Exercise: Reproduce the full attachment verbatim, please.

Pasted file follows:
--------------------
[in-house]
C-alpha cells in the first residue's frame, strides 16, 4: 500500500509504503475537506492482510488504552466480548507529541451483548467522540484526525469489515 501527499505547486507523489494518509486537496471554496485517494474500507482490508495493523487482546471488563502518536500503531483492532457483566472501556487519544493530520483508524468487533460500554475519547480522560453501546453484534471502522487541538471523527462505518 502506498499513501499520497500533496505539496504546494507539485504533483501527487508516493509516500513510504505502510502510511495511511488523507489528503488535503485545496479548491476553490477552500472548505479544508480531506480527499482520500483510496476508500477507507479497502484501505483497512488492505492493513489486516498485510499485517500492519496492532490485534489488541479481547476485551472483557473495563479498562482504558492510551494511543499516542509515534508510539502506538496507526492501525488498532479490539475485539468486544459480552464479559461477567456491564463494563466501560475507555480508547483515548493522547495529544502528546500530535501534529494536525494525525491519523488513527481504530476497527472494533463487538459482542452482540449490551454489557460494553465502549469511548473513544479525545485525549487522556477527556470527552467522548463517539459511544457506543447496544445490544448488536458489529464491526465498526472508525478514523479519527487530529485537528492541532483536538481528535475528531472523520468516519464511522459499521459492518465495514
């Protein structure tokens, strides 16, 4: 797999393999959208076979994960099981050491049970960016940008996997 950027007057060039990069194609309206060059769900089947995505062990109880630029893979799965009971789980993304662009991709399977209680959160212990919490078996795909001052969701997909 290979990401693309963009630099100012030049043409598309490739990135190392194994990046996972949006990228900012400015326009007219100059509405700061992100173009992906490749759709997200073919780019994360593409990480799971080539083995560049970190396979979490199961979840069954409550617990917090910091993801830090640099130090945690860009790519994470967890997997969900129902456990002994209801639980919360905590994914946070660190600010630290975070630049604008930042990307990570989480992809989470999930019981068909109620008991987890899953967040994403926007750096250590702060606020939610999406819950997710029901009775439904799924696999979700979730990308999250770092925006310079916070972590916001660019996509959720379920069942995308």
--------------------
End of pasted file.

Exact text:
[in-house]
C-alpha cells in the first residue's frame, strides 16, 4: 500500500509504503475537506492482510488504552466480548507529541451483548467522540484526525469489515 501527499505547486507523489494518509486537496471554496485517494474500507482490508495493523487482546471488563502518536500503531483492532457483566472501556487519544493530520483508524468487533460500554475519547480522560453501546453484534471502522487541538471523527462505518 502506498499513501499520497500533496505539496504546494507539485504533483501527487508516493509516500513510504505502510502510511495511511488523507489528503488535503485545496479548491476553490477552500472548505479544508480531506480527499482520500483510496476508500477507507479497502484501505483497512488492505492493513489486516498485510499485517500492519496492532490485534489488541479481547476485551472483557473495563479498562482504558492510551494511543499516542509515534508510539502506538496507526492501525488498532479490539475485539468486544459480552464479559461477567456491564463494563466501560475507555480508547483515548493522547495529544502528546500530535501534529494536525494525525491519523488513527481504530476497527472494533463487538459482542452482540449490551454489557460494553465502549469511548473513544479525545485525549487522556477527556470527552467522548463517539459511544457506543447496544445490544448488536458489529464491526465498526472508525478514523479519527487530529485537528492541532483536538481528535475528531472523520468516519464511522459499521459492518465495514
């Protein structure tokens, strides 16, 4: 797999393999959208076979994960099981050491049970960016940008996997 950027007057060039990069194609309206060059769900089947995505062990109880630029893979799965009971789980993304662009991709399977209680959160212990919490078996795909001052969701997909 290979990401693309963009630099100012030049043409598309490739990135190392194994990046996972949006990228900012400015326009007219100059509405700061992100173009992906490749759709997200073919780019994360593409990480799971080539083995560049970190396979979490199961979840069954409550617990917090910091993801830090640099130090945690860009790519994470967890997997969900129902456990002994209801639980919360905590994914946070660190600010630290975070630049604008930042990307990570989480992809989470999930019981068909109620008991987890899953967040994403926007750096250590702060606020939610999406819950997710029901009775439904799924696999979700979730990308999250770092925006310079916070972590916001660019996509959720379920069942995308």